After they made the summit, they slept at the saddle before descending back to the car the next day. At about 3 a.m., Amy woke up to find Bob sitting straight up in the tent, watching the day’s first climbers start their own summit bids in the pre-dawn darkness, transfixed by the stars, the headlamps slowly heading up the rocks above, and the sheer awesomeness of it all. The outpouring of support and positive feedback, both on social media and in person that Bob and Max and Amy have received has been the most rewarding aspect of the climb. And it’s sure to continue. Julie, the editor from Climbing magazine, is planning on writing a story about the climb and the filmmakers are working on a documentary film.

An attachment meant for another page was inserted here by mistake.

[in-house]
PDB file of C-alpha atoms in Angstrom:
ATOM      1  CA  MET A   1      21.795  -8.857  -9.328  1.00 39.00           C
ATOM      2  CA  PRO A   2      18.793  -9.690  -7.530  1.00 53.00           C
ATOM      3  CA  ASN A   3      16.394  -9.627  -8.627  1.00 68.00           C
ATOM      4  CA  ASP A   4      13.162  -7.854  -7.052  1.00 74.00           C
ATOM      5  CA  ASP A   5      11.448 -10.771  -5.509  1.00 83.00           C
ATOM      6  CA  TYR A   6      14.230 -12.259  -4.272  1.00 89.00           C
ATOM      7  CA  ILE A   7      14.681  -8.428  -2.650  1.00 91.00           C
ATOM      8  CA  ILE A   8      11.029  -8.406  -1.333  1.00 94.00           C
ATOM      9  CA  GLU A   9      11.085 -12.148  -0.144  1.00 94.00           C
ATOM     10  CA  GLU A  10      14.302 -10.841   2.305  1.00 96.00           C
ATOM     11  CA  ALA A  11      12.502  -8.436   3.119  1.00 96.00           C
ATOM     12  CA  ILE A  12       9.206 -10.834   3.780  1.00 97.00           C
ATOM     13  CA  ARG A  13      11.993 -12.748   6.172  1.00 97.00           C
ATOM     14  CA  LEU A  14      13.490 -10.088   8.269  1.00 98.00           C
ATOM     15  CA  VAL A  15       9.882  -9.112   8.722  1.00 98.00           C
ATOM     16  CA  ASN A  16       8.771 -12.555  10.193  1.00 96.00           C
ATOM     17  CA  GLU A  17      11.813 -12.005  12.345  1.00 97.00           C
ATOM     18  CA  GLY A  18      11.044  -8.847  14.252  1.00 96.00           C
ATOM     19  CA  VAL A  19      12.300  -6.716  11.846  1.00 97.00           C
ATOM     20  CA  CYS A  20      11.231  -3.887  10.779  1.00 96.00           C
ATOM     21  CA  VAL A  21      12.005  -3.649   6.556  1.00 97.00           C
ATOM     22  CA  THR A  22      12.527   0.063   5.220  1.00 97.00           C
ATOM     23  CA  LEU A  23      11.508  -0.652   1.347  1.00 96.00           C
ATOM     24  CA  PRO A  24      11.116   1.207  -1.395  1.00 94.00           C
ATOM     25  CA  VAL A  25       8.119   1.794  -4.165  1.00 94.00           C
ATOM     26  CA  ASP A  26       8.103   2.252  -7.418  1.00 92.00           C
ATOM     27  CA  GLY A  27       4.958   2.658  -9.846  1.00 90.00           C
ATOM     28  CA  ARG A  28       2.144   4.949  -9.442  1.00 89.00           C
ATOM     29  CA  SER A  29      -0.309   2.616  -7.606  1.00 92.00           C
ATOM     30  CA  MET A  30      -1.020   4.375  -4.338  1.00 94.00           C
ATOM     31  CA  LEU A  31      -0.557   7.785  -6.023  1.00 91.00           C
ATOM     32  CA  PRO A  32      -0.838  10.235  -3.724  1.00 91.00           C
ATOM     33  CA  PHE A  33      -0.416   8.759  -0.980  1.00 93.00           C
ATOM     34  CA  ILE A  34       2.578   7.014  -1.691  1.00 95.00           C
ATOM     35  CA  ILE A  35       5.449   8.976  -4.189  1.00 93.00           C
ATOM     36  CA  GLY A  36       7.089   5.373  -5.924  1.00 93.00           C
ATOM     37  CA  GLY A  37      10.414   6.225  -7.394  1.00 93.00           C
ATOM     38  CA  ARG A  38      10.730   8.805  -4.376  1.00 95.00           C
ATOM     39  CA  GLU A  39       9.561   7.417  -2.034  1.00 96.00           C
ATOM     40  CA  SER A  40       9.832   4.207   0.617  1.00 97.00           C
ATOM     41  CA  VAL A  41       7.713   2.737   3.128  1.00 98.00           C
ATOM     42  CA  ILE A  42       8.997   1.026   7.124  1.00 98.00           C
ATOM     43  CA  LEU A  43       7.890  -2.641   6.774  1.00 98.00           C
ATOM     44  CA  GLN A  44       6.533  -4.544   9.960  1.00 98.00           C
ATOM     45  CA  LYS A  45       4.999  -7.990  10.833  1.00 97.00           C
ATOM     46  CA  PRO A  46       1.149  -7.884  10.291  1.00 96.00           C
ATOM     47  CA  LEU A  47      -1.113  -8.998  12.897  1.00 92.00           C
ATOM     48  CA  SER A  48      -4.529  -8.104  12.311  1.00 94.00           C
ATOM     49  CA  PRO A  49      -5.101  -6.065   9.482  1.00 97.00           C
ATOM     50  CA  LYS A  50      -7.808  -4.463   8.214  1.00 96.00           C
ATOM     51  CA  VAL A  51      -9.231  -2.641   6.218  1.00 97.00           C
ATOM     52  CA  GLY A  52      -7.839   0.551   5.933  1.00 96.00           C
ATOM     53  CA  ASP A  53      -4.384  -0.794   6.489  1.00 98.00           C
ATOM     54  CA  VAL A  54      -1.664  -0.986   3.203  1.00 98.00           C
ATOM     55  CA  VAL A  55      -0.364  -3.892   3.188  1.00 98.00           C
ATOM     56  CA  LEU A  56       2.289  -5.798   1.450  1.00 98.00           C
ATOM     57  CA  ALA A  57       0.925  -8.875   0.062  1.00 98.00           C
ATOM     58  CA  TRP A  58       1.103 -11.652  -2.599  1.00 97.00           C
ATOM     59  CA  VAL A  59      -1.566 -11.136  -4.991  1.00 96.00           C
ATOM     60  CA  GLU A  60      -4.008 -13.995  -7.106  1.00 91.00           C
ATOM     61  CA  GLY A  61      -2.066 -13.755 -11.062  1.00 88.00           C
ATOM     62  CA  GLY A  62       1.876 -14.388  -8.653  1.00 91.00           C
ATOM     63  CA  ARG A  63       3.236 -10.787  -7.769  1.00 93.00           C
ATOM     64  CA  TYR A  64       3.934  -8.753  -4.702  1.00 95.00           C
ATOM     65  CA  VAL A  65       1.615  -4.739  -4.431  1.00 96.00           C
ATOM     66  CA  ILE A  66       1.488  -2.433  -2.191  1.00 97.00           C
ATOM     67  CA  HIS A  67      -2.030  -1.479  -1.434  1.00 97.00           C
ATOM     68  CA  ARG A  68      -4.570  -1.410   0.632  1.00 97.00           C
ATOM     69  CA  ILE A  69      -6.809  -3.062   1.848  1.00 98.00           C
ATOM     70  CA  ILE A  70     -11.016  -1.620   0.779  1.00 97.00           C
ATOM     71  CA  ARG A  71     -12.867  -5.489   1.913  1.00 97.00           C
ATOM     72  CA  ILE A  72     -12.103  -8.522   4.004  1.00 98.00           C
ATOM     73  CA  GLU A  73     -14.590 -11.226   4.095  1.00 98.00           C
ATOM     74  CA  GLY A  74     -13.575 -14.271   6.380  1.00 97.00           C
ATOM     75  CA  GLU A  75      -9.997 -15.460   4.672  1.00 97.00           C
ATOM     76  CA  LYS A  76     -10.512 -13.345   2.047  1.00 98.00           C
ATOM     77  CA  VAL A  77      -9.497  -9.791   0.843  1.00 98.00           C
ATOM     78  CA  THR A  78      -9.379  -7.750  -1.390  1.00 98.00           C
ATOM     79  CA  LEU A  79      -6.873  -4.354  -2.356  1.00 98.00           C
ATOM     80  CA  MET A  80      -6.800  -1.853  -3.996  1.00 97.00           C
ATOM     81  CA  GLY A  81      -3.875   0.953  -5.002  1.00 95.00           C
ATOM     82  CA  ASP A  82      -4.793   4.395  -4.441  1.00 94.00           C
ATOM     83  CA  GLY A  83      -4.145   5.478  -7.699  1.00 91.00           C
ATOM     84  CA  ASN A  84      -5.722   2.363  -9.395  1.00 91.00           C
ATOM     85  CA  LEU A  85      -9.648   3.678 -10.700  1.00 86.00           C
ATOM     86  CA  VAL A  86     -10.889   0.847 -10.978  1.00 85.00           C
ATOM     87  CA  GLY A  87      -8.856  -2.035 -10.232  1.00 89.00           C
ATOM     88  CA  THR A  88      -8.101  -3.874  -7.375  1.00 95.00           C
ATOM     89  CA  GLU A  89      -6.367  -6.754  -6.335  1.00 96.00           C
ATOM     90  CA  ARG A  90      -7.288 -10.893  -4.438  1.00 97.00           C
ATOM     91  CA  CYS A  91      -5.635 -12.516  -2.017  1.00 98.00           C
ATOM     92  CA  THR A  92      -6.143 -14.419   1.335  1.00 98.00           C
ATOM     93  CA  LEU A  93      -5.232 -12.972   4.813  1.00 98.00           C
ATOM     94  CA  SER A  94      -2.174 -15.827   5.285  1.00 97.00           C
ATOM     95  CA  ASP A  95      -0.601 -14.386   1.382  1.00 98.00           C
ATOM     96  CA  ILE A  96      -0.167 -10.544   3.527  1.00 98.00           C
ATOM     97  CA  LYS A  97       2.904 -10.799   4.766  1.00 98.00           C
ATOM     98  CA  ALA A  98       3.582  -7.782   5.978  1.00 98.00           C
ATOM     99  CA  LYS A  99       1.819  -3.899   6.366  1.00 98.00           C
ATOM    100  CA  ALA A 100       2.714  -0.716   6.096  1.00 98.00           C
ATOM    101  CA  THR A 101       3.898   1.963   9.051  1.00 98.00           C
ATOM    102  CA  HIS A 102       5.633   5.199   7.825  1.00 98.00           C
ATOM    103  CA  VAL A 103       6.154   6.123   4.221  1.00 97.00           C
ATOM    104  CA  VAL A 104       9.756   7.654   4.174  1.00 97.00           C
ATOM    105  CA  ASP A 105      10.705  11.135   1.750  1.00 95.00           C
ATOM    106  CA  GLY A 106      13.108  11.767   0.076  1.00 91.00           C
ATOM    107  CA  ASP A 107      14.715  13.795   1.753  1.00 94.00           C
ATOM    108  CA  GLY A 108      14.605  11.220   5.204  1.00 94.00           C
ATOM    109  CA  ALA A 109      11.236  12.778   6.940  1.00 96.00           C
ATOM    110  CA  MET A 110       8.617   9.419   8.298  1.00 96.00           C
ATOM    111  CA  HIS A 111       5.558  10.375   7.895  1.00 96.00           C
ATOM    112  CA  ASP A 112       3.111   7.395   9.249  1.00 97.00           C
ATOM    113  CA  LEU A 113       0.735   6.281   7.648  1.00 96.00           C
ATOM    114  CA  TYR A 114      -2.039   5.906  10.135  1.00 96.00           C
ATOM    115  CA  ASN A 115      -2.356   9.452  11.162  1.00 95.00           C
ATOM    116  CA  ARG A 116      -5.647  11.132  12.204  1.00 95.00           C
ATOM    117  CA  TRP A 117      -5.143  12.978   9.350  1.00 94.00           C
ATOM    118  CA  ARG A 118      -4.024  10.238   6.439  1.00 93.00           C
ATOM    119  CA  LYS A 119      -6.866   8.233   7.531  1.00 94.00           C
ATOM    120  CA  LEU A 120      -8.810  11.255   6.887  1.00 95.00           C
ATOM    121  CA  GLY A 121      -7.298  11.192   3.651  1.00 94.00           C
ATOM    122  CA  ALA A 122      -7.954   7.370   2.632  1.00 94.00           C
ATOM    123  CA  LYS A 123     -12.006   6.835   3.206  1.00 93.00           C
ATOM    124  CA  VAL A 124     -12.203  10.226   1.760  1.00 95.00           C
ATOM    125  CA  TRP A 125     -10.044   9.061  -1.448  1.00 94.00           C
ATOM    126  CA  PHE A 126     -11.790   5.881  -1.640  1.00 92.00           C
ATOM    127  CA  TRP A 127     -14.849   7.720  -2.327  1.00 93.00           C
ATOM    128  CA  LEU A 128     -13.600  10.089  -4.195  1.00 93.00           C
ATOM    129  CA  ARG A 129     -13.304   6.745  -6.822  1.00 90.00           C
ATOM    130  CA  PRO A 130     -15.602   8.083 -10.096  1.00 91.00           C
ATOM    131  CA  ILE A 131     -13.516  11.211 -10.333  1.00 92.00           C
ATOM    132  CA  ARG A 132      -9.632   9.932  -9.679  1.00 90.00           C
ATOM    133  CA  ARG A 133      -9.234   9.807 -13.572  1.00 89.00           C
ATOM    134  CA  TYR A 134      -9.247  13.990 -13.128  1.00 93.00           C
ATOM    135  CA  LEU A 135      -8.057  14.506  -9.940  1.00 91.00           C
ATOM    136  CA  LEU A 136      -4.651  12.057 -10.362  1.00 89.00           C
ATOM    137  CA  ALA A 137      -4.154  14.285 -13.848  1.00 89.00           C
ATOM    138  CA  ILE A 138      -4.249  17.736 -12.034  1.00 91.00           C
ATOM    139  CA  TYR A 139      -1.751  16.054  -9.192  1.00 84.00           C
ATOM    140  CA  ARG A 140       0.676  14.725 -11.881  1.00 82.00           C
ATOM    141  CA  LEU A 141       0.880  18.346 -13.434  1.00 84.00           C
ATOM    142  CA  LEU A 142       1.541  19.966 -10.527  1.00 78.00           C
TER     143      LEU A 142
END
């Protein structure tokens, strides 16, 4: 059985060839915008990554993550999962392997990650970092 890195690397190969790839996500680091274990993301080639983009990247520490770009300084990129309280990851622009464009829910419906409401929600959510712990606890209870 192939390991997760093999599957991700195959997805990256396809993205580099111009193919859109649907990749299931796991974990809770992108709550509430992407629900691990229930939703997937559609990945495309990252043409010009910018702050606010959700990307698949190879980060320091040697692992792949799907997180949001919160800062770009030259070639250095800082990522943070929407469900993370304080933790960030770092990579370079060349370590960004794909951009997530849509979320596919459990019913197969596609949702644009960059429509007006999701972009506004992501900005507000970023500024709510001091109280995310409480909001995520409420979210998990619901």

It’s been especially inspiring and impactful to those of us who have children or loved ones with Down syndrome. “Bob's summit last week is so much more than one climb to one of the world's most iconic mountains—it's about showing the world that people with Down syndrome have their own hopes, dreams and aspirations,” says Sara Hart Weir, president of NDSS. “As the leading human rights organization for all individuals with Down syndrome, our job is to break down all barriers to allow people with Down syndrome to reach their full potential.”
Or, as Eric put it, “as a father to a child with Down syndrome, Bob’s climb confirms that DS has no limitations. If you have the skills, the strength, and the determination, no summit is too high.” I couldn’t agree more. My daughter Nina is only two and a half. We still have a lifetime of adventures together, and there are many peaks to climb.